Salt Lake City sits at a unique geological and geographic point in the country and for this has four very distinct, sometimes extreme seasons. The average yearly temperature is 52 degrees and as this would suggest, the valley enjoys a mostly mild climate. The snow starts to fall in November (with the earliest on record in September) and continues into April, often with overnight snow showers into the spring as the temperatures fluctuate. This snow has made the Salt Lake valley famous, and with good reason. The city sees 63 inches on average per year, with much more falling and settling in the Wasatch Mountains. This Lake Effect snow occurs from mid-fall to mid-winter and produces localized, heavy snowfalls. Mid-winter also brings sweeps of high pressure and temperature inversions, which cause fog, pollutants, and haze to get trapped in the valley and the clean, cooler air to comfort the skiers in the mountains above. There are often days of inversion where you can ski in the morning and come into the valley after lunch to play a round of golf. Inversions aside, there are many days in spring where the golf/ski combo lures locals and visitors alike. Through most of the winter, the sun is shining and the skies burn deep blue; the area is said to get 300+ days of sun a year.

Spring brings the storms in the Salt Lake valley, though the average yearly precipitation in the valley is only 16.5 inches. Spring lasts a few short months before summer sets in and it's characterized by a dry, often extreme heat. The canyons and Park City (30 miles east of SLC) provide much-needed, cool respite from the valley's warmth, which is magnified by lots of wide streets, extensive sidewalks, and little shade. In any given year, you can expect 5 days above 100 degrees, at least 23 above 95, and 56 days at 90 degrees. Fall begins in late August when the temperatures begin to drop and the leaves change, though it's not long before the snow begins to fall again. Temperatures in fall are the most variable; the average high temperature drop is 50 degrees.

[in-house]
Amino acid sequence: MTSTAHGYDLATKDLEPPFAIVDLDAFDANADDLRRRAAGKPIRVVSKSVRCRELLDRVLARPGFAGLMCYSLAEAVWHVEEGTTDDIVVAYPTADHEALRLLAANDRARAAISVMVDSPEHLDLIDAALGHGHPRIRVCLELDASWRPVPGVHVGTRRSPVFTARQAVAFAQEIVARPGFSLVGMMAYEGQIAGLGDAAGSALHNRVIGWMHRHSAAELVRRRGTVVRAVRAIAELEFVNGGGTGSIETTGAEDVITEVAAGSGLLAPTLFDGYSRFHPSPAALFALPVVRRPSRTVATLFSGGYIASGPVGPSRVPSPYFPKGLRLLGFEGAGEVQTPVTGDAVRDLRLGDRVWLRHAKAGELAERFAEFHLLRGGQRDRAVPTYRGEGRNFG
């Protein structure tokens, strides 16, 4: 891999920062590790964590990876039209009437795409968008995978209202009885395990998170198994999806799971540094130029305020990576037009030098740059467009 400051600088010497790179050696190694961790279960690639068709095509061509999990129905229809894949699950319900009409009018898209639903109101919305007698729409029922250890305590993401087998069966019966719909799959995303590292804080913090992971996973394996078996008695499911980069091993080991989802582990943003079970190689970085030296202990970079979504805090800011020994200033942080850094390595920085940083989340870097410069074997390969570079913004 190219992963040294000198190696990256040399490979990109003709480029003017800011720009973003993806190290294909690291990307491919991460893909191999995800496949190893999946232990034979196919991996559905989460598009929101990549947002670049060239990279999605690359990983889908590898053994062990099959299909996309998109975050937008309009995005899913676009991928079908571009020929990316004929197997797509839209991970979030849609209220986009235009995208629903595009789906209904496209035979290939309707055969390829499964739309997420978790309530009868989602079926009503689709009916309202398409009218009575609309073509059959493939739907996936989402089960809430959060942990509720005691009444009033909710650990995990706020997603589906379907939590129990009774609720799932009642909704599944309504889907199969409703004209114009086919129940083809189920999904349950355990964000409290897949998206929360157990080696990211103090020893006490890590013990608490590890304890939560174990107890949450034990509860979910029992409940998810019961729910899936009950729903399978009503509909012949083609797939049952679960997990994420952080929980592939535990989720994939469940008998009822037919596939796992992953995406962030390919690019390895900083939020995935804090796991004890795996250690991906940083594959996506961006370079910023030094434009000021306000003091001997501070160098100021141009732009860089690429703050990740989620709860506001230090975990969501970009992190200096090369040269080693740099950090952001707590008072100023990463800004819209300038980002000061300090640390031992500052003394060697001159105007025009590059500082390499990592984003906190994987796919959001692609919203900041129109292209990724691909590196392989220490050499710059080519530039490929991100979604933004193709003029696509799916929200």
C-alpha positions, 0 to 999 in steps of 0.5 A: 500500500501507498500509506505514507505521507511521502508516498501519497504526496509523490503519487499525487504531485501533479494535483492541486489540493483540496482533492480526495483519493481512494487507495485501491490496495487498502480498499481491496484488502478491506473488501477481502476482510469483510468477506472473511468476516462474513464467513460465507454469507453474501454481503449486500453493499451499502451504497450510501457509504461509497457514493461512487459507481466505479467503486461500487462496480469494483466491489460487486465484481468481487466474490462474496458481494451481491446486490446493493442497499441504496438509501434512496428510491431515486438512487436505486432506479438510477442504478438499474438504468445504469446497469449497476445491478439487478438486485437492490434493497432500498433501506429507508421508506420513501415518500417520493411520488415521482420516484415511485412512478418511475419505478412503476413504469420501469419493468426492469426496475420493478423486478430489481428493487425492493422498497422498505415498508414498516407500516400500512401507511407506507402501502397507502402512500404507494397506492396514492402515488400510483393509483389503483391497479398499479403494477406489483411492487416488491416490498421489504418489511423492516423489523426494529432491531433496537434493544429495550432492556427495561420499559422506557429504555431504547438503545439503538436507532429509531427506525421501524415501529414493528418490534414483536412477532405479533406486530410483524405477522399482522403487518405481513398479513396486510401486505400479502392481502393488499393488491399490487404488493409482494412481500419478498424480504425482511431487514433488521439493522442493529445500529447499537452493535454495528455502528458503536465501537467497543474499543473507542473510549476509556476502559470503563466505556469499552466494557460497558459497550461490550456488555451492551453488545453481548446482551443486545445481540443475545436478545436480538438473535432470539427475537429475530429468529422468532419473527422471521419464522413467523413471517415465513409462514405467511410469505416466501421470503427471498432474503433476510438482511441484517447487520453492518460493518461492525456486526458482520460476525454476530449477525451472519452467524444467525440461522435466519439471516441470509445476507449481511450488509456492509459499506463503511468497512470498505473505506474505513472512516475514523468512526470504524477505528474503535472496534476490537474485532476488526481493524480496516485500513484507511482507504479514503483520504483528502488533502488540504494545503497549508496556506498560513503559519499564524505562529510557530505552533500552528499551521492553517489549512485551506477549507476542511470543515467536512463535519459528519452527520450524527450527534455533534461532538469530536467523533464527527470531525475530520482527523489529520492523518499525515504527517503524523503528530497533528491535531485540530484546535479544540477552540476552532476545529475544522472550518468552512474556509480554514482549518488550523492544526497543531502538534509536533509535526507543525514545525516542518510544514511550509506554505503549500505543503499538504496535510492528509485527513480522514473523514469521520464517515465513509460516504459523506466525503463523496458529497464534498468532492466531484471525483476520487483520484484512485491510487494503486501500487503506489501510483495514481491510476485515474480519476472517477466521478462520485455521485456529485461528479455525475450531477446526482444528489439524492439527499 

When to go depends on what you want to do. Fall and spring tend to be the mildest seasons, though storms are a constant threat (but are also quite stunning, characterized by dry lightning and flash rains). Ski season begins early and ends late, with the most crowds around spring break--late February into March. Spring skiing, characterized by slushy snow and bright sun, is a huge possibility the later into the season one goes. For hiking, biking, and other outdoor activities, practically any time in the spring, summer or fall is possible, depending on one's own personal preferences. Summer in the valley remains frustratingly hot. Locals spend most of their time in the canyons for barbeques, rock climbing, hiking, and concerts. Tourists will probably want to follow suit.